A recent post
on the Forbes site offers a convincing explanation of what was wrong with the current system of health insurance before Obama, hence what both it and Obamacare ought to be replaced by. Its central point is that what we call medical insurance is in part actual insurance, protection against low probability/high cost risks, in part prepayment of ordinary medical expenditures. The reason insurance policies take that form, also the reason that most of them are provided by the employer and so not portable, is that employer provided health insurance is bought with pre-tax dollars, ordinary medical care with after tax dollars.
One result is that individual consumers have little incentive to be careful shoppers for health care services, since for the most part they are not the ones paying for them. A second is that insurance companies, in order to provide a substitute for careful shopping by customers, require a lot of paperwork from providers, driving up their costs. Costs are also driven up by state regulations that require insurance companies to cover things that the customers might prefer not to pay to have covered—the same problem that Obamacare produces on a national scale. In my state, California, for example, health insurance must cover acupuncture, and in Connecticut it must cover hair prosthesis.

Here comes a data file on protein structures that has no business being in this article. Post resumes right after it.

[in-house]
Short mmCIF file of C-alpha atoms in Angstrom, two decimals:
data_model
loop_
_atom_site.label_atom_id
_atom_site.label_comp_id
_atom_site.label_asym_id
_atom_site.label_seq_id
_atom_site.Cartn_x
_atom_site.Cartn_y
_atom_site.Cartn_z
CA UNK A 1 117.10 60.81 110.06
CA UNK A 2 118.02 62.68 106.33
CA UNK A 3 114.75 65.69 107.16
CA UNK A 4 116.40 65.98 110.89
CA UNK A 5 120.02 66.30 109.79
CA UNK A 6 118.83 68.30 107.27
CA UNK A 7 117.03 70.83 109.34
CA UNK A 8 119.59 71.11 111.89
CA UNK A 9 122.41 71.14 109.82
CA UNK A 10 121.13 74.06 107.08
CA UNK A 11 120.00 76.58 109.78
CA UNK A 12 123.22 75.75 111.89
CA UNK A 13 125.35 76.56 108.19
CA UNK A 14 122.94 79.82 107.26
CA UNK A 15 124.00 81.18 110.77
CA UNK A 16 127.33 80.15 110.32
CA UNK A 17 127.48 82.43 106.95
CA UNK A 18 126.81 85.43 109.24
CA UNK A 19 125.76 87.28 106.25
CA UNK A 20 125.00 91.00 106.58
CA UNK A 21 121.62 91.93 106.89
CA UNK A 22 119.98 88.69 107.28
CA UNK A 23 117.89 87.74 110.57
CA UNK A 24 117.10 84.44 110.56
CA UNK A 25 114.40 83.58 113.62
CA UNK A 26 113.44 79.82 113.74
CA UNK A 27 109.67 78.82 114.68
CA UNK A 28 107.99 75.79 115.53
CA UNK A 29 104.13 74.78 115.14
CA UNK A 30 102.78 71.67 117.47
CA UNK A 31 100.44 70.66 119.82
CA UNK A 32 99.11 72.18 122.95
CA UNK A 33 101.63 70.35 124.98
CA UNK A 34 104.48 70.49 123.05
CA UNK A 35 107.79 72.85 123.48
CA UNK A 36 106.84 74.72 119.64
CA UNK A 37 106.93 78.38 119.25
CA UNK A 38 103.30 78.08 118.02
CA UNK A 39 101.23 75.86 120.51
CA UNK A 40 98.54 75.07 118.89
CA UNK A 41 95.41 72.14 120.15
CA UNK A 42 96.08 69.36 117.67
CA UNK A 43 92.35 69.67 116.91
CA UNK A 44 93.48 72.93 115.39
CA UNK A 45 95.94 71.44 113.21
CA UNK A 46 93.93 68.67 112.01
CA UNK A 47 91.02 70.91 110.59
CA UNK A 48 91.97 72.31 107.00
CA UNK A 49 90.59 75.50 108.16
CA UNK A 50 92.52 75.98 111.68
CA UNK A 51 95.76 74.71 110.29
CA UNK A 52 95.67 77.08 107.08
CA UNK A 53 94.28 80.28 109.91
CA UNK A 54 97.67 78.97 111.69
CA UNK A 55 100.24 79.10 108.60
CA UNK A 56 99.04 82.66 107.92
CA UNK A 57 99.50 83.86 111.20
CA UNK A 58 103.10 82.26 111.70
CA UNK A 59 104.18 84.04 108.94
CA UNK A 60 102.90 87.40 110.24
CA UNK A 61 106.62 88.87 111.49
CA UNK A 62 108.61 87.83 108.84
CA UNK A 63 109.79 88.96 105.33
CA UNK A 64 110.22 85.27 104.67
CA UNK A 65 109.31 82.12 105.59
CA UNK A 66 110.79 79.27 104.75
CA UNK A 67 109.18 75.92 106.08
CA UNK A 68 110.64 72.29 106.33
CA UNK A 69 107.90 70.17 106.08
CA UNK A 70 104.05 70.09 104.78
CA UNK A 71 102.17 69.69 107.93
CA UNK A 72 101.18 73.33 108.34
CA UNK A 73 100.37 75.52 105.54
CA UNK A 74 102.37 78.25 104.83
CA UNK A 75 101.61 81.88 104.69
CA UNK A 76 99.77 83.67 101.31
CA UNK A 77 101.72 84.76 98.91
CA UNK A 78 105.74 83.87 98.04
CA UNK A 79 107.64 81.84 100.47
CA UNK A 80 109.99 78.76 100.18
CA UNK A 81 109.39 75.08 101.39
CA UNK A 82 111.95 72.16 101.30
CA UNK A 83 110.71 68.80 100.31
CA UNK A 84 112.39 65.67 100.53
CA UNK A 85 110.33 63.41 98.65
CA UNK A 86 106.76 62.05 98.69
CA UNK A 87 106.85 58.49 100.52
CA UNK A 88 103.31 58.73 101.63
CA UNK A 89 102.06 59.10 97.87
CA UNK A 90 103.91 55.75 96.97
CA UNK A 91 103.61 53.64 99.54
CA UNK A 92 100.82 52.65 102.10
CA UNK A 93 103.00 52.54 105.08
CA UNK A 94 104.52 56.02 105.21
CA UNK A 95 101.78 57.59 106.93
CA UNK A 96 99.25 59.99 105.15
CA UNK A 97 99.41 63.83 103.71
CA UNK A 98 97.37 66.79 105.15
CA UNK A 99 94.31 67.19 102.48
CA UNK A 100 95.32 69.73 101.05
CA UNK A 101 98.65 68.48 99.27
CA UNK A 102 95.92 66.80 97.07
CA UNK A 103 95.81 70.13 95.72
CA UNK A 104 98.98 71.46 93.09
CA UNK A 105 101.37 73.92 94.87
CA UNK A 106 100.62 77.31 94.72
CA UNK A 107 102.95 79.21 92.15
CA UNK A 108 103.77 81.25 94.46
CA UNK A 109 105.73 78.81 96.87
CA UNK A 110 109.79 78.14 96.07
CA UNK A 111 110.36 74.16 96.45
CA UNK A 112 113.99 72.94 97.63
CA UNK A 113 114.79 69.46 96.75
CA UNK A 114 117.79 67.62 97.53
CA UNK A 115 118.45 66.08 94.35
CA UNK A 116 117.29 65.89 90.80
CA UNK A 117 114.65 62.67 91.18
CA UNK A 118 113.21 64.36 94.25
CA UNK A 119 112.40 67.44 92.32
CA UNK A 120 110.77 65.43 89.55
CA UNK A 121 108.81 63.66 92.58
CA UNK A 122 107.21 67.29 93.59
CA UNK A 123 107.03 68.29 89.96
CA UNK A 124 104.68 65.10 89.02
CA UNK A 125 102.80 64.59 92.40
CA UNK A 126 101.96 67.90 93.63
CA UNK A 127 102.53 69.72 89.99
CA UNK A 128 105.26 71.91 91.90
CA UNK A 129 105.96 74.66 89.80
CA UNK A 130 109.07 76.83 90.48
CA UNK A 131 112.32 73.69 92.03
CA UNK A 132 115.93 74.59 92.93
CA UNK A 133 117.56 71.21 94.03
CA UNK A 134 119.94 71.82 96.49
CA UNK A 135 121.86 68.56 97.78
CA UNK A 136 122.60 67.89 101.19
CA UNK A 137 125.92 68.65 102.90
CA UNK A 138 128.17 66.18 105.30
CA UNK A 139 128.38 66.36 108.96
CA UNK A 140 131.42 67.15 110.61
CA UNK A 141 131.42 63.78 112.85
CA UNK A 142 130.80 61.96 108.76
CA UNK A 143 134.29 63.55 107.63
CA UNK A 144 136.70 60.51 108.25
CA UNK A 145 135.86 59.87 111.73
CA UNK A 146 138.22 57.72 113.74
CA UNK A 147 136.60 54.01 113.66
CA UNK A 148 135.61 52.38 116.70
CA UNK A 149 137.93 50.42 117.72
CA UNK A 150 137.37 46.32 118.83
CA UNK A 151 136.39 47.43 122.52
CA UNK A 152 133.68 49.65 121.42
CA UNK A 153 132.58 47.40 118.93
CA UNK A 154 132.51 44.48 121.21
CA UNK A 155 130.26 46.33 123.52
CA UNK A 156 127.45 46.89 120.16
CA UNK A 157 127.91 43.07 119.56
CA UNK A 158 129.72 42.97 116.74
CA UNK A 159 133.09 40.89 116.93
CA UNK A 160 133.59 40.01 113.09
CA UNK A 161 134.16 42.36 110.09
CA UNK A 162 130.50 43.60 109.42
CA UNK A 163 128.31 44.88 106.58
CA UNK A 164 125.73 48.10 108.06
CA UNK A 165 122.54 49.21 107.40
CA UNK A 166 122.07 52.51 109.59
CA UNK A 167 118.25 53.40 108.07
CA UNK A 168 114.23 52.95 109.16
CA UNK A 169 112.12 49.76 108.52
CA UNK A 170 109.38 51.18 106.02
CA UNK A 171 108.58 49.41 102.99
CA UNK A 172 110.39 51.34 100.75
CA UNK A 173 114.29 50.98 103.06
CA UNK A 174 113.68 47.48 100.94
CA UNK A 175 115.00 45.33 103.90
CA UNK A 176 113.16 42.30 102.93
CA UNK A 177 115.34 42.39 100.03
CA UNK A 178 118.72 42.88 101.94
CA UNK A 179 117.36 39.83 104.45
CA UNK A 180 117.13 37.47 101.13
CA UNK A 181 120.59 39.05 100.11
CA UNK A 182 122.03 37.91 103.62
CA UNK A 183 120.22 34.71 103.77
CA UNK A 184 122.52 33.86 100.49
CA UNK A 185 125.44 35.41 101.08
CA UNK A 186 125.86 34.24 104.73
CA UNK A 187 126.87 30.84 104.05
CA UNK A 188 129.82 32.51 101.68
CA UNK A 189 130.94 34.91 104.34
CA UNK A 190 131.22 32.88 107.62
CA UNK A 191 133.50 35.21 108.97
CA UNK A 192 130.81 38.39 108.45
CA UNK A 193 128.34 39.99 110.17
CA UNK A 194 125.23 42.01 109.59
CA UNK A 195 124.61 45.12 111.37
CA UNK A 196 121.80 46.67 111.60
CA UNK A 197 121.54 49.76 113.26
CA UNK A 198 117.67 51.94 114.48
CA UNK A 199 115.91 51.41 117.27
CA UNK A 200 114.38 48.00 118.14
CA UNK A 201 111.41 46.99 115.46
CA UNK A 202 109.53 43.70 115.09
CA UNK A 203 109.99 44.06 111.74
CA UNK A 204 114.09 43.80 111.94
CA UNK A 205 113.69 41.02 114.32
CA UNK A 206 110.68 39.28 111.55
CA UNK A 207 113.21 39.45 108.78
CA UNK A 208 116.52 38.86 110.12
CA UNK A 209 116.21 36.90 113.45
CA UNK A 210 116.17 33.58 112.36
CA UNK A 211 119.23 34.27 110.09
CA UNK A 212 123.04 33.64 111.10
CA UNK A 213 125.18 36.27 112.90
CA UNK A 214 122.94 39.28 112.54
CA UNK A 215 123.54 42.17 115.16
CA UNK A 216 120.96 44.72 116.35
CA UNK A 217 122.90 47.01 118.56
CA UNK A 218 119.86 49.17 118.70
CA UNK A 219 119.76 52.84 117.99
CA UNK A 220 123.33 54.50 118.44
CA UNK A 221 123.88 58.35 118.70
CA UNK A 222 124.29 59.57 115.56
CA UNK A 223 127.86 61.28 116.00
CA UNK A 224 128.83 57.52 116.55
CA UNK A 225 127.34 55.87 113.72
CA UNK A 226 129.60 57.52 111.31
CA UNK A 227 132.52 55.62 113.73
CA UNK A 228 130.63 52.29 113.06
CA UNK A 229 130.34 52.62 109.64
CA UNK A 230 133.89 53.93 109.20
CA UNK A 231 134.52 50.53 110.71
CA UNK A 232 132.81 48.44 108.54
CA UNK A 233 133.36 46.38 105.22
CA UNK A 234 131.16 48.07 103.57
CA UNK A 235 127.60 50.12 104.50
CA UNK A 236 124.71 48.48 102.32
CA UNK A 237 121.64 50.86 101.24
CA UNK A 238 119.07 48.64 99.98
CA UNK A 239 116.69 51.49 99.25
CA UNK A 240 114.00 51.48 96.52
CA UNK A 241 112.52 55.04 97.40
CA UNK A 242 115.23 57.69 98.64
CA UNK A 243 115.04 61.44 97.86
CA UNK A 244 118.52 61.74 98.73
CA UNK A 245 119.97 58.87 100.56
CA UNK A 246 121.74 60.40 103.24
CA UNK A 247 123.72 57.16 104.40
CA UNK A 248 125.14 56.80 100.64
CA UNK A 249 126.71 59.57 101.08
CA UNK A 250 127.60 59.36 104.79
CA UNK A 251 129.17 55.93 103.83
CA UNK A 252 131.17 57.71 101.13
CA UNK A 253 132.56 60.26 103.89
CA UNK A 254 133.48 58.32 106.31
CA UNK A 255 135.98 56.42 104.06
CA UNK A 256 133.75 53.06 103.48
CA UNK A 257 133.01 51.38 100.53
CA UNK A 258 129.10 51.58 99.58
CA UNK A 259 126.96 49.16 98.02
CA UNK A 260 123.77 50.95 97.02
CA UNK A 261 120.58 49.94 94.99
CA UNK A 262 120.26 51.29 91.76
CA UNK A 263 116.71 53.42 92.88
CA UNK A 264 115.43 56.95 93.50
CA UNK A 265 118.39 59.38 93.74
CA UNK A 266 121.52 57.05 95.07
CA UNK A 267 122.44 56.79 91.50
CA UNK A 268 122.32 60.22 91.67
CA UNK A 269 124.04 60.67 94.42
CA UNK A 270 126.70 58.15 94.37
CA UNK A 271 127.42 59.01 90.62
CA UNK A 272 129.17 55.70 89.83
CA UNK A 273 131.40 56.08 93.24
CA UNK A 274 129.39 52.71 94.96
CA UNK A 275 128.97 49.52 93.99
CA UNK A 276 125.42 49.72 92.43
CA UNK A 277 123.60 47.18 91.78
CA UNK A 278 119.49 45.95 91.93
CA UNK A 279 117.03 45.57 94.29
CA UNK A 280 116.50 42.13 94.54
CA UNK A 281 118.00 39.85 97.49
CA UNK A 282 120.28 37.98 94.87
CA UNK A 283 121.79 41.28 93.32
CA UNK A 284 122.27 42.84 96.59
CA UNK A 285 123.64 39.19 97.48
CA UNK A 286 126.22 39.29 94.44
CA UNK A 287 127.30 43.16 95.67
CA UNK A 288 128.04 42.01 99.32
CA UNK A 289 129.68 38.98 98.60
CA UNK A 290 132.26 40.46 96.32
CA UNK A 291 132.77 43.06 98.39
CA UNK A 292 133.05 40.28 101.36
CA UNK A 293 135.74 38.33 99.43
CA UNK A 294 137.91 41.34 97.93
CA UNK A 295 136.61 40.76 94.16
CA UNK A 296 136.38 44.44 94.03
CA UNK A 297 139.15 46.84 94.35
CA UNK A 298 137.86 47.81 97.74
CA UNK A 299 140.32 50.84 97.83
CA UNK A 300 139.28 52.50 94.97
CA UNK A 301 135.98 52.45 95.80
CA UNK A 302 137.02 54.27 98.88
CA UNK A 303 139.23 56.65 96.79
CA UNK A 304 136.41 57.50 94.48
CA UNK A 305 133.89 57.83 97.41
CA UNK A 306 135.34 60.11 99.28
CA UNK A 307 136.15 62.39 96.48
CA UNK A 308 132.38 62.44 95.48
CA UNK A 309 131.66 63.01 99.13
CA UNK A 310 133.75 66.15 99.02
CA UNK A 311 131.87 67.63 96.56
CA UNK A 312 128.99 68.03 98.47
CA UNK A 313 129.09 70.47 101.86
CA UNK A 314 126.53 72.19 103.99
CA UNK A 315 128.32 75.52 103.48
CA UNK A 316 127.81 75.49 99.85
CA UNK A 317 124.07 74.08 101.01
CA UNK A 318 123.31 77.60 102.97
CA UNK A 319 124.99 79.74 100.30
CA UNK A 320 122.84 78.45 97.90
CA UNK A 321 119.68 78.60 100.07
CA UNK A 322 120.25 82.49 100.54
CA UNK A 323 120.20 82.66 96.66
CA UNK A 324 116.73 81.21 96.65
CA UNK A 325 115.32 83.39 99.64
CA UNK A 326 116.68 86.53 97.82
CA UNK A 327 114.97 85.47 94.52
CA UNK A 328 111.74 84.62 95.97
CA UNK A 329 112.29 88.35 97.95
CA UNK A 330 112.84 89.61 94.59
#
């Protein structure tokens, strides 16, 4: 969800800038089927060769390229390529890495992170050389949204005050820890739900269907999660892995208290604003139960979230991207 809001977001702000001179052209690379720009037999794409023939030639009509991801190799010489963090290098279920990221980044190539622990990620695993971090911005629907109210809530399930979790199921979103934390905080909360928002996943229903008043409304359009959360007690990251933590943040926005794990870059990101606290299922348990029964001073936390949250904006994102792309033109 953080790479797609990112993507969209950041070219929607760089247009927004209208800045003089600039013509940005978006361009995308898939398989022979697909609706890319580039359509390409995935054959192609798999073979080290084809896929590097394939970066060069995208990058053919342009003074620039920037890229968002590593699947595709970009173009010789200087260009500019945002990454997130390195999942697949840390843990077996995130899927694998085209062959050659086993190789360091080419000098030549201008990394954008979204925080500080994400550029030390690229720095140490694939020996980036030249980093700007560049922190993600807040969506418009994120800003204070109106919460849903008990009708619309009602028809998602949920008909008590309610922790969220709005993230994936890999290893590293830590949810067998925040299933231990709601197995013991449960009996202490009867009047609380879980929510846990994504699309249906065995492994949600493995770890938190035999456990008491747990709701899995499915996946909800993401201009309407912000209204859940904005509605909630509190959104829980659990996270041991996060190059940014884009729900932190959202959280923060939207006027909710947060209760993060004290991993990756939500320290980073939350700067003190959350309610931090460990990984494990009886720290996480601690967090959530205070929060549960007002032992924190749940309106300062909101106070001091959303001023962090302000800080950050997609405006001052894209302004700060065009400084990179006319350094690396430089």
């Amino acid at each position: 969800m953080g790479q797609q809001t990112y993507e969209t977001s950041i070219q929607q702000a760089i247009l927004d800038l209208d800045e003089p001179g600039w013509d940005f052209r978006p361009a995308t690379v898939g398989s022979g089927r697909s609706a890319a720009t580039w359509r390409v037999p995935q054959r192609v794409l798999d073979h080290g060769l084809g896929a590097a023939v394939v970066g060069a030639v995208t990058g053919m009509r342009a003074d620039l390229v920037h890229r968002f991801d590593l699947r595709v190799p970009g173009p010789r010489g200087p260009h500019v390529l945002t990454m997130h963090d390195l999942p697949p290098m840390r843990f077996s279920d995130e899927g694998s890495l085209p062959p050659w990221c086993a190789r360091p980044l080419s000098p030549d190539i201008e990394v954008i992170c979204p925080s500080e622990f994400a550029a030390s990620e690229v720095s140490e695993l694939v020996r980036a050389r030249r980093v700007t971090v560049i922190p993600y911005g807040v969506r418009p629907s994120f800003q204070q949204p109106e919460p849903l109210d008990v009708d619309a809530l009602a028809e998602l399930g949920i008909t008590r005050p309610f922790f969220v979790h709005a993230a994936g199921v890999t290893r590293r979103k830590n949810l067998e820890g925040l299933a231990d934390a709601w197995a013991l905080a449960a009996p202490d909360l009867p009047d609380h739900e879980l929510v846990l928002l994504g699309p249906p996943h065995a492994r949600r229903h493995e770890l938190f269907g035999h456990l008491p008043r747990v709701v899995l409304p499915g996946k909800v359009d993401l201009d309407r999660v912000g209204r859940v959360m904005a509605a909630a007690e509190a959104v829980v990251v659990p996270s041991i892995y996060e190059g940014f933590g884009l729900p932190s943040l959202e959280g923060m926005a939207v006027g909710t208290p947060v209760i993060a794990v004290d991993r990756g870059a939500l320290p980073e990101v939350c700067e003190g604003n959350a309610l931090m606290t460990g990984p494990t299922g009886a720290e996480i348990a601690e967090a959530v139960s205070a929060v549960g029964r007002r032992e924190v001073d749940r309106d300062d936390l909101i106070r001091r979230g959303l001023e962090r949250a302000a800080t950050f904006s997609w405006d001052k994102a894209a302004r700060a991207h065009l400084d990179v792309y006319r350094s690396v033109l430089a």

One implication is that tax law should be changed to put employer provided insurance, privately purchased insurance and payments for uninsured medical expenditures on the same footing. To get the economics right, all should be treated as ordinary consumption expenditures. From the standpoint of the relevant politics, however, what the Republicans ought to propose is to make all three tax deductible, at least up to the level of what most people now pay. It's a lot easier to sell a tax cut than a tax increase.
A second implication is that insurance companies should be allowed to sell policies interstate. That would eventually eliminate inefficient regulatory requirements, since state insurance regulators would have to compete with each other to provide regulations that generated the policies consumers wanted to buy. In this case as in many others, competition is a good thing.
A well written and informative article by someone I am pretty sure I interacted with online many years ago. It's a small world.